Indoor faux plants can last for as long as you want them – providing they are cared for in the right way. You can also pop them away and store them for a while or if you are looking to switch up your décor, re-use them by passing them to family or giving them to charity.

Natural plants are frequently imported from Europe and beyond, racking up plant miles in the process. Many of these plants are cultivated in peat-infused compost, in greenhouses which are energy intensive.

This is particularly an issue for short-term plants like novelty and seasonal plants like sprayed cacti, succulents, and poinsettia - which are consigned to the compost heap after the festive period.

It’s a similar story for particularly tricky plants like calathea and finicky potted trees, like bays. If you're unsuccessful in keeping the natural version alive, you may have to replace them time and time again, which comes at an environmental cost.

What about flowers?

A premium bunch of flowers can cost anywhere from £10 in a supermarket to £50 at an online florist. These flowers are grown across the world and flown in for maximum freshness with a lifespan of 10-20 days at best.

A top faux flower arrangement starts at around £80 and will last as long as you want it to. It can also be put away in a cupboard and brought out again when the time is right – or reused by someone else.

Air purification

It’s a common claim that real plants clean the air. This claim is based on a NASA study in the 1980’s, however a more recent study casts some doubt on the overall impact. The original study in lab conditions perhaps over-exaggerated the impact of plants in a regular home or office space.

Reduced stress, anxiety & improved concentration

Numerous scientific studies have found plants to have varying benefits from reducing stress, improving attention and productivity, and reducing anxiety (among other things). Around the workplace, other studies have shown green friends to have a positive impact on productivity and job satisfaction.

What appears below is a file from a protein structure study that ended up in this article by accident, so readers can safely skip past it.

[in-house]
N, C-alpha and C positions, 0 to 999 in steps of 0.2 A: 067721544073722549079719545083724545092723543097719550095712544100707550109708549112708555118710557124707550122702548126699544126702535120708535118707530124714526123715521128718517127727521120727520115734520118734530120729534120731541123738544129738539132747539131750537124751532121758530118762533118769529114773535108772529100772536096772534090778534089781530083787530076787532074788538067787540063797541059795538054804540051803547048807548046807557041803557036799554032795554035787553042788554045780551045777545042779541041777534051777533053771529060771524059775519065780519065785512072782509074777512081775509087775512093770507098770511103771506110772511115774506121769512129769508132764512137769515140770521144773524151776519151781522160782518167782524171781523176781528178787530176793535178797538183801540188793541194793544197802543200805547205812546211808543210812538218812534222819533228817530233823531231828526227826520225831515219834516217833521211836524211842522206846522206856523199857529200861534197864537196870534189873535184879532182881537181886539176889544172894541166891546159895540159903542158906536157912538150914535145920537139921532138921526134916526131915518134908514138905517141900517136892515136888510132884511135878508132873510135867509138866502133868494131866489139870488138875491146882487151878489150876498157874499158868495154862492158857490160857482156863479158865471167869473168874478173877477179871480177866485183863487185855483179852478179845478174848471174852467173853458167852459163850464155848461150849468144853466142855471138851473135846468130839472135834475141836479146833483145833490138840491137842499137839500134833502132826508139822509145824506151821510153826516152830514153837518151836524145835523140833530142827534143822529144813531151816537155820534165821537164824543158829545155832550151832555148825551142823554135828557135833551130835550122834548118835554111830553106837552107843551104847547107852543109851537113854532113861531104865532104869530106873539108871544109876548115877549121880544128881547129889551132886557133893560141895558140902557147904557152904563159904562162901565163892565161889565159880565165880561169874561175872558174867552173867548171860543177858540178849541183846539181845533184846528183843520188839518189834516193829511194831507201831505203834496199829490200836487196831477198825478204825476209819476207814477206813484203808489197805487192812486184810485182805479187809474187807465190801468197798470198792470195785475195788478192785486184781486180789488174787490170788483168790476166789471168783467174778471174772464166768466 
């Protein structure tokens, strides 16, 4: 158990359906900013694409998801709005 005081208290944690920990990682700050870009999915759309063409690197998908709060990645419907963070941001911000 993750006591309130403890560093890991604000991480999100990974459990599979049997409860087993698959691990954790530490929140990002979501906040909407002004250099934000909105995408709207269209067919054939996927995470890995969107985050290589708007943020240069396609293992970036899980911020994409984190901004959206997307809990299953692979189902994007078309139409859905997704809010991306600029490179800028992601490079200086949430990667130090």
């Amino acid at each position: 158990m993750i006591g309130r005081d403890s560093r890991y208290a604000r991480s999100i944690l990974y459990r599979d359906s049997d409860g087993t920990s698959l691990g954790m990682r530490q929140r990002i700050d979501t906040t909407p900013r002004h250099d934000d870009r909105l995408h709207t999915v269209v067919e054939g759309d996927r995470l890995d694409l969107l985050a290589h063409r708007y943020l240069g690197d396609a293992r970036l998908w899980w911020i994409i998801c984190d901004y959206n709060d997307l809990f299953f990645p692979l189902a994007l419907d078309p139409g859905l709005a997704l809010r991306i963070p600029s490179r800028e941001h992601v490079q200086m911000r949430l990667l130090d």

Many of the studies are focused on improving the appearance and perception of interiors by breaking up décor with greenery. Artificial plants may not stack up fully to natural plants in this aspect, but when balanced with other needs, may still be the right choice for you.

It doesn't take a scientific study to know that surrounding yourself with faux orchids can help to create a more relaxing and positive environment.

Maintenance

Where artificial plants consistently come out on top. They’re super-easy to look after regardless of your time, plant knowledge, or environment.

Keeping faux plants clean is quick and easy to do. Here's a full blog post with several do’s and a couple of don’ts. 

Put them away

If you’re short on space or you want to switch your décor (around Christmas for example), you can store faux plants in a cupboard or the loft. You can get them out again when you’re ready and they’ll look just like they did before. Most real plants won’t enjoy that sort of treatment!

Artificial fern bush on white mantelpiece

Disadvantages of artificial plants

Upfront cost

The trade-off for choosing artificial plants is that there tends to be a higher upfront cost vs real plants.

The silver lining to this is that the upfront cost, along with a pot, is the only cost, whereas natural plants need re-potting every few years, feeding, pest control and potentially replacing if all goes wrong!

Initial environmental cost

The only other disadvantage is the cost of production and shipping from other countries.

On the plus side, the lifespan of faux plants is far longer than real plants, which are often also shipped in from other corners of the globe.

When you're finished with your artificial plants, you can pass them along to a friend or donate them to charity.

So... how to choose

Weigh up your situation, where you want your faux plant to live and the size of your space. Then, consider the quality and materials of the artificial plants available. If you're still weighing up the pros and cons, we have a full guide on artificial plants vs real plants.